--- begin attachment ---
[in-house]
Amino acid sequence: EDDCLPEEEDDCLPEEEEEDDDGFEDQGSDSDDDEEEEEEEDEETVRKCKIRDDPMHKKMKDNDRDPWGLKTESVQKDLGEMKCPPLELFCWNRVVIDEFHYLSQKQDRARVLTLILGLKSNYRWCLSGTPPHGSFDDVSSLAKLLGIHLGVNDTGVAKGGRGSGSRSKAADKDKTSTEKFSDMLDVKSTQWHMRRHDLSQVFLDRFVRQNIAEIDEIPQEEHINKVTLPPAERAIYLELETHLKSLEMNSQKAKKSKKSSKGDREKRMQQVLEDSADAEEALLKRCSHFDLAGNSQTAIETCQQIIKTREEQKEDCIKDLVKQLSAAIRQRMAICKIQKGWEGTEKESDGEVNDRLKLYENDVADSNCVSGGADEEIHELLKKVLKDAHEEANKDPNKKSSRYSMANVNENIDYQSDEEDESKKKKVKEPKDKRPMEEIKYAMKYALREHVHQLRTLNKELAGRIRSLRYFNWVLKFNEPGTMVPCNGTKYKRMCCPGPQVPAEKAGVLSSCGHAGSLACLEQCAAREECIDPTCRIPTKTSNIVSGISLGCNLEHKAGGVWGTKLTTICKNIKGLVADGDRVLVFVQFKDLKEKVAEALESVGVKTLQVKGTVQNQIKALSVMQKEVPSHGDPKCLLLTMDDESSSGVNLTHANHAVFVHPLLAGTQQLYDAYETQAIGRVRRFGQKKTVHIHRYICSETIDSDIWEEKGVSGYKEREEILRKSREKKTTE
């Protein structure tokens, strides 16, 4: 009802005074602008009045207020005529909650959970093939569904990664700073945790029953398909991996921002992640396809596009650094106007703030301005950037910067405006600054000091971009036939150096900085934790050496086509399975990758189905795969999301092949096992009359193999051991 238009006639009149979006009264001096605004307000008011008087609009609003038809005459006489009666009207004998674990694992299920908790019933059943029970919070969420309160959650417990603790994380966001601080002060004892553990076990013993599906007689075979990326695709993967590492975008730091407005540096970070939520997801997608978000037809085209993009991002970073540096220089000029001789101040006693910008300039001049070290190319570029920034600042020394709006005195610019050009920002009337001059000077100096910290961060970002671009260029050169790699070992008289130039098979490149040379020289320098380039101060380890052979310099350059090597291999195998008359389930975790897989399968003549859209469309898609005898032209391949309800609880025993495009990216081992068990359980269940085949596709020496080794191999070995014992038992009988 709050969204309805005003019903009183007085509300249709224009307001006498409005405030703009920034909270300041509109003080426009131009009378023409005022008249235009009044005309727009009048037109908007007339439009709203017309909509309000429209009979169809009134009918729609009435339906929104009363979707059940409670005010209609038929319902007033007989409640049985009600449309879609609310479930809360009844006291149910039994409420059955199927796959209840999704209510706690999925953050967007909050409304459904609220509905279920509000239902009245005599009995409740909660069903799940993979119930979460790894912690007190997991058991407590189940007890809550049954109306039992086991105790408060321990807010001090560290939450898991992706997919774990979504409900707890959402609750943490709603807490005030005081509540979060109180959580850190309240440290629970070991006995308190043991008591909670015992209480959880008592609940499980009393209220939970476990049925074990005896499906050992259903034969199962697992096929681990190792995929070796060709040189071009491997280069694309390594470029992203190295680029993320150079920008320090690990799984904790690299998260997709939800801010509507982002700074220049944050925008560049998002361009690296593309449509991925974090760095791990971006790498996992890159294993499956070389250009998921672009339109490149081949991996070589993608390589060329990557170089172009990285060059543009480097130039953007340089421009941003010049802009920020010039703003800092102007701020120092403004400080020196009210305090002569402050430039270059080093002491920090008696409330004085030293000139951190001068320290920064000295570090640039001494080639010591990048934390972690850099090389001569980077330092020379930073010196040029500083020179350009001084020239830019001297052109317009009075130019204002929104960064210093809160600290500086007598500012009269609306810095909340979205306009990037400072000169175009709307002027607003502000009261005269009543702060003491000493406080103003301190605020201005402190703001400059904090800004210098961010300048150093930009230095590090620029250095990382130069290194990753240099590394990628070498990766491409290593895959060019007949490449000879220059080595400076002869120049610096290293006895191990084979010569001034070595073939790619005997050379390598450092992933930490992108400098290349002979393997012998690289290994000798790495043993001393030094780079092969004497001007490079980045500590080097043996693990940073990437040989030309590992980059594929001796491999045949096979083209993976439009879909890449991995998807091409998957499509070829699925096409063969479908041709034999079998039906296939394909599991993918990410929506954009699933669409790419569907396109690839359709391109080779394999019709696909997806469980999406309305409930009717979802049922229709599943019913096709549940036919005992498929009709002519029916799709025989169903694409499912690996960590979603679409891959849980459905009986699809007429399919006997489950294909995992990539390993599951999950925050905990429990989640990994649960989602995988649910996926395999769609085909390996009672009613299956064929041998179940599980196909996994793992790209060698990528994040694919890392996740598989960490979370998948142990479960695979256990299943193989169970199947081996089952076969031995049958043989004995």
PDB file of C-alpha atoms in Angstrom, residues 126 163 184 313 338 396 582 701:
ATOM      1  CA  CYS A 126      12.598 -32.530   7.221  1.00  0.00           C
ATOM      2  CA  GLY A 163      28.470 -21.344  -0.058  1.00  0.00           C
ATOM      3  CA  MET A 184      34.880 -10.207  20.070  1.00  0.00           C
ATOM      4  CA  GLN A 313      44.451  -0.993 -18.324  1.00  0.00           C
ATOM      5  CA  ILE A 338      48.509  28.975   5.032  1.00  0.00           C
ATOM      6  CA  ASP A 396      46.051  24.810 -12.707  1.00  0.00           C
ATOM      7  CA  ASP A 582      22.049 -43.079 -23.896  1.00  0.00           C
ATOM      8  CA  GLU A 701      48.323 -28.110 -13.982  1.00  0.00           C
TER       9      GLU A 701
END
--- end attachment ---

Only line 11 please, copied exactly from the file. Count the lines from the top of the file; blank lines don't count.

ATOM      7  CA  ASP A 582      22.049 -43.079 -23.896  1.00  0.00           C